Weather is also a factor for migrating home buyers. All 10 of the top metros on the list below, half of which are in Florida, are known for their warm, sunny climates.

Redfin’s top 10 relocation destinations by net inflow: 

  1. Sacramento, CA
  2. Las Vegas, NV
  3. Miami, FL
  4. Tampa, FL
  5. Phoenix, AZ
  6. Dallas, TX
  7. Cape Coral, FL
  8. North Port-Sarasota, FL
  9. Houston, TX
  10. Orlando, FL

Homebuyers are leaving pricey coastal metros

Of all the metros seeing an exodus of financially squeezed home buyers, San Francisco tops the list, followed by Los Angeles and New York.

Rounding out the top five are Washington, D.C., and Chicago, followed by five other large northern job centers, which tend to be expensive places to live.

Home buyers who can work remotely are no longer bound to these metros and are free to seek out locations that better suit their budgets (among other things).

Net outflow is the measure behind these rankings, based on the number of people moving out of the area, minus the number of those moving into it.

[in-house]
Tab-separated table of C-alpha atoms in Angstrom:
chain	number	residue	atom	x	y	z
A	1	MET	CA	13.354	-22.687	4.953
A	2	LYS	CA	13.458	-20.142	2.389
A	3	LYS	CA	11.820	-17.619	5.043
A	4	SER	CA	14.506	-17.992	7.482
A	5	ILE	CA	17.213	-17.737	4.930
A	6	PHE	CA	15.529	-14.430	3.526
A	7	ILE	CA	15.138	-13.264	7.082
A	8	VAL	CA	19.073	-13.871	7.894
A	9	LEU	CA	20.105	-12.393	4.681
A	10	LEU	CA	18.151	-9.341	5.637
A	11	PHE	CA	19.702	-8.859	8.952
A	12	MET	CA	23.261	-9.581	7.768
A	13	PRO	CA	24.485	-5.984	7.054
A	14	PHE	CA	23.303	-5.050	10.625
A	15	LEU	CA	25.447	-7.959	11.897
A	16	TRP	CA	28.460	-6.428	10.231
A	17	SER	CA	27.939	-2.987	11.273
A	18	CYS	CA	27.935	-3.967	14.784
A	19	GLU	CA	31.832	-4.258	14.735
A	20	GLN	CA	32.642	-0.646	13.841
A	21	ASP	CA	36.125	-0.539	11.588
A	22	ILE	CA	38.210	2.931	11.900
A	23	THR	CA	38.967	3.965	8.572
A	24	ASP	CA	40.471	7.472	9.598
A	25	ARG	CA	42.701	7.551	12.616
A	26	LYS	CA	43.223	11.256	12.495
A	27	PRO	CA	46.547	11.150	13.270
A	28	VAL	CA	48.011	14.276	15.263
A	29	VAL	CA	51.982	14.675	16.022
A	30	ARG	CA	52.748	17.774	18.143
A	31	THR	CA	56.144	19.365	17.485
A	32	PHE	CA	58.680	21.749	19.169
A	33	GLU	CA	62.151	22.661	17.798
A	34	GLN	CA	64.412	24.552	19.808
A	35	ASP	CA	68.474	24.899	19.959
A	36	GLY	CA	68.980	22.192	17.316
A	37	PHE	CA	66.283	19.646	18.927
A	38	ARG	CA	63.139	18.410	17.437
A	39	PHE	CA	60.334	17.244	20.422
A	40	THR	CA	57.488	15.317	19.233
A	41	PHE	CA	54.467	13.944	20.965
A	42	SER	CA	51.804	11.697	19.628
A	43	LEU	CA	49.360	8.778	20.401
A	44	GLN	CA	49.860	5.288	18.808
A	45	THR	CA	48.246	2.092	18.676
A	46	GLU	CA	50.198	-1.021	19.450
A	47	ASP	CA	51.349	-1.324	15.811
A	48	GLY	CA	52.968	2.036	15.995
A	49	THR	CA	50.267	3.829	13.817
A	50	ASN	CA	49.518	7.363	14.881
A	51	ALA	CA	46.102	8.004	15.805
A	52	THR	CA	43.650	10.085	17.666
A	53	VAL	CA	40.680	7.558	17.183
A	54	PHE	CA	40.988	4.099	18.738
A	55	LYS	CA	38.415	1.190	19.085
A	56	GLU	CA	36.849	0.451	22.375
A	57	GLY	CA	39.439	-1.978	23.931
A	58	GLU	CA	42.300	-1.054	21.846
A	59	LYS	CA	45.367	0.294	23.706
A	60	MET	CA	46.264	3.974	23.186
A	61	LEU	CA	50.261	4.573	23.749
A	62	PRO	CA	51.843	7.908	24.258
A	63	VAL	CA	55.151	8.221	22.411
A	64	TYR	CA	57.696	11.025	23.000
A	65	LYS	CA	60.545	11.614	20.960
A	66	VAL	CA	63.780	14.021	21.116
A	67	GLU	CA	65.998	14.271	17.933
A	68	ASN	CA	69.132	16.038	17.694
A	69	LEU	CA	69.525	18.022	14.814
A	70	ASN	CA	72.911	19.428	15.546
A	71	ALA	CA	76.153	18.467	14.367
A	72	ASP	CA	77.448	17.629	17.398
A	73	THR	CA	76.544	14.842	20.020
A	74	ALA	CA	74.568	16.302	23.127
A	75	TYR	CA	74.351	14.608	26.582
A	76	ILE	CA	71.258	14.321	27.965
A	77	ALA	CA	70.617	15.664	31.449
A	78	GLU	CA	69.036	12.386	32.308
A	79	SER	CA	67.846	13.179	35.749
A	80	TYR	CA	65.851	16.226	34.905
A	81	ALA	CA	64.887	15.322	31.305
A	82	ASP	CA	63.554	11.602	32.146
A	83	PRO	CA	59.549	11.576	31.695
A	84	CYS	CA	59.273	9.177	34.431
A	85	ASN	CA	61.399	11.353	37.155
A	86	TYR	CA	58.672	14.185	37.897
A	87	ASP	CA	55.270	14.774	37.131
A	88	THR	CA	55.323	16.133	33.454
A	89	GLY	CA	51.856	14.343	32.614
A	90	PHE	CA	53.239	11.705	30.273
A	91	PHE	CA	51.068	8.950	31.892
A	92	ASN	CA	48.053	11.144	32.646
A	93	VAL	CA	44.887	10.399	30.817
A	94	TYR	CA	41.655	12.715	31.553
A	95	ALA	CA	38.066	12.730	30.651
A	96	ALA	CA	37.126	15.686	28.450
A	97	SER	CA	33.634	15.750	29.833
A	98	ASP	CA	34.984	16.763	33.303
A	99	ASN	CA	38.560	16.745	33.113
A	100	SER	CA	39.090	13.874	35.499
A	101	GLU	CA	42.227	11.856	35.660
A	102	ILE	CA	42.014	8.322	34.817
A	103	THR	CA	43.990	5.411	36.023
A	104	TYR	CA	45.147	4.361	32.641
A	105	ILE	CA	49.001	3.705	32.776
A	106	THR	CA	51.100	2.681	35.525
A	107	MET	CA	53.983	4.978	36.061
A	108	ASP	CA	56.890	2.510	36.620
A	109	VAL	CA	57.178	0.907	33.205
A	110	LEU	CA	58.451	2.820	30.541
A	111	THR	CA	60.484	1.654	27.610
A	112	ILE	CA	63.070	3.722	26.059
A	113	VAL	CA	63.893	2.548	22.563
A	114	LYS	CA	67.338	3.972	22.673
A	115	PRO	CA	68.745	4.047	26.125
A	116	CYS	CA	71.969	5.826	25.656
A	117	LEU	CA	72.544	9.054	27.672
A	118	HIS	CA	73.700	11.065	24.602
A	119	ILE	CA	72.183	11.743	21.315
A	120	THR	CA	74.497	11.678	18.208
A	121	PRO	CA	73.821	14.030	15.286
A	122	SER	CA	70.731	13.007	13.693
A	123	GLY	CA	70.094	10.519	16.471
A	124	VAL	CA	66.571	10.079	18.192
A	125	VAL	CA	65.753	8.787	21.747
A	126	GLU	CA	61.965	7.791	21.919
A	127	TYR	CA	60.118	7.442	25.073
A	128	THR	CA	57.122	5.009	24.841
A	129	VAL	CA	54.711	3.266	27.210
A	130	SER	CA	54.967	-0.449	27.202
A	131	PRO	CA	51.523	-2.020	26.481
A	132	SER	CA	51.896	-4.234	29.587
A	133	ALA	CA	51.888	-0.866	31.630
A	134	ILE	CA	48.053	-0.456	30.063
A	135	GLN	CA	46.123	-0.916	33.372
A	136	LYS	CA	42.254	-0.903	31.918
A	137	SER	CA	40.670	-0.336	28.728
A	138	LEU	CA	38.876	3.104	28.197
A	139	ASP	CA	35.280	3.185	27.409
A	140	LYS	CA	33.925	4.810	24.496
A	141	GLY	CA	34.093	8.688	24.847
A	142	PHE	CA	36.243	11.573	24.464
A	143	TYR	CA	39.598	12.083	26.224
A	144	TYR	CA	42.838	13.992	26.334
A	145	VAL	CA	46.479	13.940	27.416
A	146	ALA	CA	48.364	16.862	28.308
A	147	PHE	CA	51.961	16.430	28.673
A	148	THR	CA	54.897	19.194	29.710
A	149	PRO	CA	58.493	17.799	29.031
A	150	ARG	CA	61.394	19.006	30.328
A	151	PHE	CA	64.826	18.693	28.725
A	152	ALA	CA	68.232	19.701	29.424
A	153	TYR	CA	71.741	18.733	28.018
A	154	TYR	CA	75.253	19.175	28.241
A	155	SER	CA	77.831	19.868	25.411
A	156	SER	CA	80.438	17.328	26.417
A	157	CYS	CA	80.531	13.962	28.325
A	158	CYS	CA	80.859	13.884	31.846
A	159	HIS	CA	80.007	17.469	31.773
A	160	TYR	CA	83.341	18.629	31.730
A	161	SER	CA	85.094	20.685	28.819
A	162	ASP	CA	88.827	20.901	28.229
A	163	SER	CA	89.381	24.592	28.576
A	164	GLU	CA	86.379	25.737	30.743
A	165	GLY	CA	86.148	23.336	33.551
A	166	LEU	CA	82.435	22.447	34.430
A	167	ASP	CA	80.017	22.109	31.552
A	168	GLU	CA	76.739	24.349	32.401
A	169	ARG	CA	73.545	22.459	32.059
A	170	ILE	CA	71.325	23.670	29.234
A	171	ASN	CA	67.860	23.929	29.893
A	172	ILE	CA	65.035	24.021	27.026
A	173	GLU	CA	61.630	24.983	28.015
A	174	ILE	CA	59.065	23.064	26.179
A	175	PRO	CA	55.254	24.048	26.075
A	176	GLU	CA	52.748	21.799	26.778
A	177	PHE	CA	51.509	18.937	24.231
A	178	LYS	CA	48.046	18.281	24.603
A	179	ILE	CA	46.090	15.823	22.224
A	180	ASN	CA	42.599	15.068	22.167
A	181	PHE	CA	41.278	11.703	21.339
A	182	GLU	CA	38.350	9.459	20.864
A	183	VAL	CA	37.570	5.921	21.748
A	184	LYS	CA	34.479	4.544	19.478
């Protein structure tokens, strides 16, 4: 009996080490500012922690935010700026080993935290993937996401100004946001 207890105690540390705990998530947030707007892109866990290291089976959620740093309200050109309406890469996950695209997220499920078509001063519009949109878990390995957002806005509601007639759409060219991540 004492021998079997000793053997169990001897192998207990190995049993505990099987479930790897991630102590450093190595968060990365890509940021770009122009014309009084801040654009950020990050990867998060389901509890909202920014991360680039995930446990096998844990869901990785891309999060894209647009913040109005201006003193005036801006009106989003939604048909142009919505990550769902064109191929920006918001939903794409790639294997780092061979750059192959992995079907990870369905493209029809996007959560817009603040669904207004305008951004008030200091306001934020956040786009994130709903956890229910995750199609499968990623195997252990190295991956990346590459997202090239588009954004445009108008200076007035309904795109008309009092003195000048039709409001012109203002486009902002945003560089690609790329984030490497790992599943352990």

With the slow housing market, the net outflow in Q4 2022 is lower for seven of the 10 metros on the list than a year earlier.

Top 10 metros home buyers are leaving in search of affordability–by net outflow: 

  1. San Francisco, CA
  2. Los Angeles, CA
  3. New York City, NY
  4. Washington, D.C.
  5. Chicago, IL
  6. Boston, MA
  7. Denver, CO
  8. Detroit, MI
  9. Seattle, WA
  10. Hartford, CT

Top takeaways for real estate agents

If you serve one of the top migration destinations, you’re probably familiar with the influx of buyers searching for more affordable housing in your area.

For your sellers, this means a better chance at a sale price that will make it easier for them to buy their next home. For your buyer clients, make it a priority to know better than most how to help them find and purchase the best homes for them.

If you serve one of the top origin metros, you can still help buyers and sellers get the best possible deals on their homes.

Be open to whatever helps you get the best outcome for your clients and prospects.